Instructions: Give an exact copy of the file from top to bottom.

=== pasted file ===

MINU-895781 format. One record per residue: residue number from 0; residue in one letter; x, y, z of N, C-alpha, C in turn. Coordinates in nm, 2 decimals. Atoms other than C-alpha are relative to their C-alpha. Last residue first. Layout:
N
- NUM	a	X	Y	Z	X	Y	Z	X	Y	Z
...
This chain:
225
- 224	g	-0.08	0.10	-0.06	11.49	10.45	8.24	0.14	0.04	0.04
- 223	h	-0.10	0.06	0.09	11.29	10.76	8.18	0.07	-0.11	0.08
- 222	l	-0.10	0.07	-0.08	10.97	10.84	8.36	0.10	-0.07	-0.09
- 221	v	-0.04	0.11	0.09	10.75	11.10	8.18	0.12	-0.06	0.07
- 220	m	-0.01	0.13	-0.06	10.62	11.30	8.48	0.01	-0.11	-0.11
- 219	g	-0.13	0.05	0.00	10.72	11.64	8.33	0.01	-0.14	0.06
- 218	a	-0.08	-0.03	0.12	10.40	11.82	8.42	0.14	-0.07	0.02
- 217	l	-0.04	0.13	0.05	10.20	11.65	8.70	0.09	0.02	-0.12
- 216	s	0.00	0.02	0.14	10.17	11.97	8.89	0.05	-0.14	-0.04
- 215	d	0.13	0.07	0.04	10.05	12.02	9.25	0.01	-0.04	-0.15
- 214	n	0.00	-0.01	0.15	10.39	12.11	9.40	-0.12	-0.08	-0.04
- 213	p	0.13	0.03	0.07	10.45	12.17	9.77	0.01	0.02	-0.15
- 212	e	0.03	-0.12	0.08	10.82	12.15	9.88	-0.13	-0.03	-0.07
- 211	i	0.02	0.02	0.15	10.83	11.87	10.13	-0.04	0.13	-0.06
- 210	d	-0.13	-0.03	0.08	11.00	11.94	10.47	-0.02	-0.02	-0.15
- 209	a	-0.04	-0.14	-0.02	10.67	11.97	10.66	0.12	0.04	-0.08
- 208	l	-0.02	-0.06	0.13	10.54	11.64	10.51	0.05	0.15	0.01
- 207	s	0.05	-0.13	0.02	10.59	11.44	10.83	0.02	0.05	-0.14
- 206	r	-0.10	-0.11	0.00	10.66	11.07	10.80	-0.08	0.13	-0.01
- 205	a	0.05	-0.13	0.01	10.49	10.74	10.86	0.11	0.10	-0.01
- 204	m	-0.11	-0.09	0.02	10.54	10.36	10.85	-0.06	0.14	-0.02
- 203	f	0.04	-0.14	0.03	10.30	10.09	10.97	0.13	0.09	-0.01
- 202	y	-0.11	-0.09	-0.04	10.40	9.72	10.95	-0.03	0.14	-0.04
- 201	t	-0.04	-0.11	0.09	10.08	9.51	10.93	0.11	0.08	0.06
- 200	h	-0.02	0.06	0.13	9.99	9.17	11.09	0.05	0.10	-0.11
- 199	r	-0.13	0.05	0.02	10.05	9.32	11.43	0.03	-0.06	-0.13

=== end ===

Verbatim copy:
MINU-895781 format. One record per residue: residue number from 0; residue in one letter; x, y, z of N, C-alpha, C in turn. Coordinates in nm, 2 decimals. Atoms other than C-alpha are relative to their C-alpha. Last residue first. Layout:
N
- NUM	a	X	Y	Z	X	Y	Z	X	Y	Z
...
This chain:
225
- 224	g	-0.08	0.10	-0.06	11.49	10.45	8.24	0.14	0.04	0.04
- 223	h	-0.10	0.06	0.09	11.29	10.76	8.18	0.07	-0.11	0.08
- 222	l	-0.10	0.07	-0.08	10.97	10.84	8.36	0.10	-0.07	-0.09
- 221	v	-0.04	0.11	0.09	10.75	11.10	8.18	0.12	-0.06	0.07
- 220	m	-0.01	0.13	-0.06	10.62	11.30	8.48	0.01	-0.11	-0.11
- 219	g	-0.13	0.05	0.00	10.72	11.64	8.33	0.01	-0.14	0.06
- 218	a	-0.08	-0.03	0.12	10.40	11.82	8.42	0.14	-0.07	0.02
- 217	l	-0.04	0.13	0.05	10.20	11.65	8.70	0.09	0.02	-0.12
- 216	s	0.00	0.02	0.14	10.17	11.97	8.89	0.05	-0.14	-0.04
- 215	d	0.13	0.07	0.04	10.05	12.02	9.25	0.01	-0.04	-0.15
- 214	n	0.00	-0.01	0.15	10.39	12.11	9.40	-0.12	-0.08	-0.04
- 213	p	0.13	0.03	0.07	10.45	12.17	9.77	0.01	0.02	-0.15
- 212	e	0.03	-0.12	0.08	10.82	12.15	9.88	-0.13	-0.03	-0.07
- 211	i	0.02	0.02	0.15	10.83	11.87	10.13	-0.04	0.13	-0.06
- 210	d	-0.13	-0.03	0.08	11.00	11.94	10.47	-0.02	-0.02	-0.15
- 209	a	-0.04	-0.14	-0.02	10.67	11.97	10.66	0.12	0.04	-0.08
- 208	l	-0.02	-0.06	0.13	10.54	11.64	10.51	0.05	0.15	0.01
- 207	s	0.05	-0.13	0.02	10.59	11.44	10.83	0.02	0.05	-0.14
- 206	r	-0.10	-0.11	0.00	10.66	11.07	10.80	-0.08	0.13	-0.01
- 205	a	0.05	-0.13	0.01	10.49	10.74	10.86	0.11	0.10	-0.01
- 204	m	-0.11	-0.09	0.02	10.54	10.36	10.85	-0.06	0.14	-0.02
- 203	f	0.04	-0.14	0.03	10.30	10.09	10.97	0.13	0.09	-0.01
- 202	y	-0.11	-0.09	-0.04	10.40	9.72	10.95	-0.03	0.14	-0.04
- 201	t	-0.04	-0.11	0.09	10.08	9.51	10.93	0.11	0.08	0.06
- 200	h	-0.02	0.06	0.13	9.99	9.17	11.09	0.05	0.10	-0.11
- 199	r	-0.13	0.05	0.02	10.05	9.32	11.43	0.03	-0.06	-0.13